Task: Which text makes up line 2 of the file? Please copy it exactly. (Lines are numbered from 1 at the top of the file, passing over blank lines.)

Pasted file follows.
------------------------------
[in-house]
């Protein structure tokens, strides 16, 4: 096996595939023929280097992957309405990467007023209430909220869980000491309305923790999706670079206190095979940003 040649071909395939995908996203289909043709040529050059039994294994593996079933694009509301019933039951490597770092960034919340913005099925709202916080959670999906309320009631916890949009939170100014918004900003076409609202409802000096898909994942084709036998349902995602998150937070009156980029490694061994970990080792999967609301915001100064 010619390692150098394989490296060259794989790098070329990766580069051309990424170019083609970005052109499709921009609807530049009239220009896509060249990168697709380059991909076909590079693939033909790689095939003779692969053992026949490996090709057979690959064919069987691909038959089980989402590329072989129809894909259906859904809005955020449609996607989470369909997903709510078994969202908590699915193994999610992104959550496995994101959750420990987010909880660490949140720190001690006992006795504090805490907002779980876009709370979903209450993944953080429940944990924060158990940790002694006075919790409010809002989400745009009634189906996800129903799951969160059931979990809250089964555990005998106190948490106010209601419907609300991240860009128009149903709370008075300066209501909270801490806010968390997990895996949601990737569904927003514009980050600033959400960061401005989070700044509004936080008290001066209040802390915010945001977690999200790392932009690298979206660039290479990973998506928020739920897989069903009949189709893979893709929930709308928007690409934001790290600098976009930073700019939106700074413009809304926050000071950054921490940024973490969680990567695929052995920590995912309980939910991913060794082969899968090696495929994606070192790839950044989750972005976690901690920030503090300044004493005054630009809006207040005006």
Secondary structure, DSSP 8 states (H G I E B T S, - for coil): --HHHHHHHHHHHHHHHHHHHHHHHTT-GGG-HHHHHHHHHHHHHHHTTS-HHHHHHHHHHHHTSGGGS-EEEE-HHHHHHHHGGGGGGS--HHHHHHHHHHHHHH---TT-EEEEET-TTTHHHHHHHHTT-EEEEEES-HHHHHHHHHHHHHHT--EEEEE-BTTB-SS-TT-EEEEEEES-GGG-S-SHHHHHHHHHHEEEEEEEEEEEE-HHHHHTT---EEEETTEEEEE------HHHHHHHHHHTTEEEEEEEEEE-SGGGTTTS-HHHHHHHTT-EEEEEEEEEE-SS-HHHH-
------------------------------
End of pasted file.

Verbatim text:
């Protein structure tokens, strides 16, 4: 096996595939023929280097992957309405990467007023209430909220869980000491309305923790999706670079206190095979940003 040649071909395939995908996203289909043709040529050059039994294994593996079933694009509301019933039951490597770092960034919340913005099925709202916080959670999906309320009631916890949009939170100014918004900003076409609202409802000096898909994942084709036998349902995602998150937070009156980029490694061994970990080792999967609301915001100064 010619390692150098394989490296060259794989790098070329990766580069051309990424170019083609970005052109499709921009609807530049009239220009896509060249990168697709380059991909076909590079693939033909790689095939003779692969053992026949490996090709057979690959064919069987691909038959089980989402590329072989129809894909259906859904809005955020449609996607989470369909997903709510078994969202908590699915193994999610992104959550496995994101959750420990987010909880660490949140720190001690006992006795504090805490907002779980876009709370979903209450993944953080429940944990924060158990940790002694006075919790409010809002989400745009009634189906996800129903799951969160059931979990809250089964555990005998106190948490106010209601419907609300991240860009128009149903709370008075300066209501909270801490806010968390997990895996949601990737569904927003514009980050600033959400960061401005989070700044509004936080008290001066209040802390915010945001977690999200790392932009690298979206660039290479990973998506928020739920897989069903009949189709893979893709929930709308928007690409934001790290600098976009930073700019939106700074413009809304926050000071950054921490940024973490969680990567695929052995920590995912309980939910991913060794082969899968090696495929994606070192790839950044989750972005976690901690920030503090300044004493005054630009809006207040005006």